A firm responsible for managing France's "Three Strikes" anti-piracy program has had one of its servers accessed due to poor security, with the possibility that personal data has been stolen.
The firm, Trident Media Guard (TMG), has tried to downplay the incident saying that they believe "no personal data was disclosed", as the "hacked" server was merely a test server.
TMG helps the French government monitor P2P networks to collect user data, including IP addresses, for use in sending warnings to downloaders, and cutting off their Internet access if they do not heed the warning, the so called "graduated response".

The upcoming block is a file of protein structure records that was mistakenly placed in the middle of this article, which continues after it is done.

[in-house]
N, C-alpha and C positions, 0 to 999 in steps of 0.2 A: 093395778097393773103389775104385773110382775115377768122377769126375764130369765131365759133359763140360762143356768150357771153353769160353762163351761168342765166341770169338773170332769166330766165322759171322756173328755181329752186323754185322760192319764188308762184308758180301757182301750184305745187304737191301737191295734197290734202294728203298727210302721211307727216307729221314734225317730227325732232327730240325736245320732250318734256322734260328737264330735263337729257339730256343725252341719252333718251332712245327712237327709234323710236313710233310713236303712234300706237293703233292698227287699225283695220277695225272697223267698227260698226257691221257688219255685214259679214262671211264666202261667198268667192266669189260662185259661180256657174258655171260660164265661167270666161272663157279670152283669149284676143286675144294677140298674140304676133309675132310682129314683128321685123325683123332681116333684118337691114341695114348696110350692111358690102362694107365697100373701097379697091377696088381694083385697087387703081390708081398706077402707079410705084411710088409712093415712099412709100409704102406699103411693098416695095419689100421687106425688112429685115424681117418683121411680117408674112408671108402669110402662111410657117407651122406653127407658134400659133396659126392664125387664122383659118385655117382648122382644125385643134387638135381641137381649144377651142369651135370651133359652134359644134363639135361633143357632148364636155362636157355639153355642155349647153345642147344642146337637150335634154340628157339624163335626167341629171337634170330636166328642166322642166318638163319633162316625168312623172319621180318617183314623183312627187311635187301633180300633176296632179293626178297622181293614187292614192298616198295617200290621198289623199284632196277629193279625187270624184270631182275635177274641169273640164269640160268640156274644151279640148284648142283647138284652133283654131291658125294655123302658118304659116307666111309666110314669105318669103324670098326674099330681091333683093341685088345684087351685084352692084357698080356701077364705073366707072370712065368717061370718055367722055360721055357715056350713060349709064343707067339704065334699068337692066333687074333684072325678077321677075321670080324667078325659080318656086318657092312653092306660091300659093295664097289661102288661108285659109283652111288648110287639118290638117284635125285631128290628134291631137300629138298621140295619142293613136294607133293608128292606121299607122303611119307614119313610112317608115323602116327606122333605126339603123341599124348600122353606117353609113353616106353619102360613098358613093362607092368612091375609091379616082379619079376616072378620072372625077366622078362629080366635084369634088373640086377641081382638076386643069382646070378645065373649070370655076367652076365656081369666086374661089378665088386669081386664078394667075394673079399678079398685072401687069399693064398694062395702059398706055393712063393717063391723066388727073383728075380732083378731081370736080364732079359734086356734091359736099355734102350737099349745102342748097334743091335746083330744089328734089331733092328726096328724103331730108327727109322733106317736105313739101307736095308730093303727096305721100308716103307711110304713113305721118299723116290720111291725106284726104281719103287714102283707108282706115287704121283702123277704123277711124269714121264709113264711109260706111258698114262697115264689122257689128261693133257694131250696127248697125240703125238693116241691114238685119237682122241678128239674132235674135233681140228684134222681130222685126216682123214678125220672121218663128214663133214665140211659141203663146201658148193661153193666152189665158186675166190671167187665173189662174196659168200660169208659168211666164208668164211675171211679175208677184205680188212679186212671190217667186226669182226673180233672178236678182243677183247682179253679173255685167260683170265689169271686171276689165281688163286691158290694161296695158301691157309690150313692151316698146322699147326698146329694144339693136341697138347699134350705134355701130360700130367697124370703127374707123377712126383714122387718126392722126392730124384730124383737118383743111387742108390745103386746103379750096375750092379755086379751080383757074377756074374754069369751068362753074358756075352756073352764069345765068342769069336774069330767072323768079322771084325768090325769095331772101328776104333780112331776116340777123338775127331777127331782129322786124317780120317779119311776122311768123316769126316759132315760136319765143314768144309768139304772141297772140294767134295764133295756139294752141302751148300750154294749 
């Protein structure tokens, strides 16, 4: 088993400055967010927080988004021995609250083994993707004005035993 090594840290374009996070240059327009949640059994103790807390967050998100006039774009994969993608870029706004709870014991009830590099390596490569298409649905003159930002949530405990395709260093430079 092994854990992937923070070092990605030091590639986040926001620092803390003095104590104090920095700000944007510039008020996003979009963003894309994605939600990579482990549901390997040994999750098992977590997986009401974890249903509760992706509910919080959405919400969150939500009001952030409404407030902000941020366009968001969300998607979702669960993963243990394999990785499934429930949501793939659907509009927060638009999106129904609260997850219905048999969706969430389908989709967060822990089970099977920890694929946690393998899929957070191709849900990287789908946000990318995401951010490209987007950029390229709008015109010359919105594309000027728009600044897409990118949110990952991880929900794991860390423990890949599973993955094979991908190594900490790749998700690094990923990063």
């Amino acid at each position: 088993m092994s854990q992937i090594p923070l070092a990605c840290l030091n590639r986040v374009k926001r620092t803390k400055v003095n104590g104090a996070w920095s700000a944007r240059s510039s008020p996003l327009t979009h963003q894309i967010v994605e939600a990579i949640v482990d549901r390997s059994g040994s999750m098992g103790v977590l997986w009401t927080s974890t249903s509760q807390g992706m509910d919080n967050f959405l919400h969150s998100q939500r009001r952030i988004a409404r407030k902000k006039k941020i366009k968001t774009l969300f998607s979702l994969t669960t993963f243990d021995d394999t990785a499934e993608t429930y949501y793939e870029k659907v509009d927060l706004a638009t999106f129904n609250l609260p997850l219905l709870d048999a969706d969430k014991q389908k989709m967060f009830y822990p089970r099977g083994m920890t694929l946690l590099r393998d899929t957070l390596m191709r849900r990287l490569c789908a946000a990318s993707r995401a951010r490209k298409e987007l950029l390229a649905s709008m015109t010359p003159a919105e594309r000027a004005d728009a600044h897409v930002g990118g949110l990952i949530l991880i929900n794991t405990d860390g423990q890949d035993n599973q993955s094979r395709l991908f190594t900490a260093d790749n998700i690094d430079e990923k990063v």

Even if personal data of the thousands of people TMG has collected information on, as part of the government's program to catch online pirates, was not accessed, the test server did yield a treasure trove of information, including scripts and clients used by TMG to collect data, as well as IP addresses used to create fake peers (addresses that, if known, can be blocked and thus prevent TMG from continuing to monitor P2P traffic).
The security breach was discovered by security researcher Olivier Laurelli, who uses the nick Bluetouff online. He discovered that due to lax security on the test server, which allowed contents on the server to be viewed with little trouble. The most worrying inclusion appears to be passwords that TMG uses.
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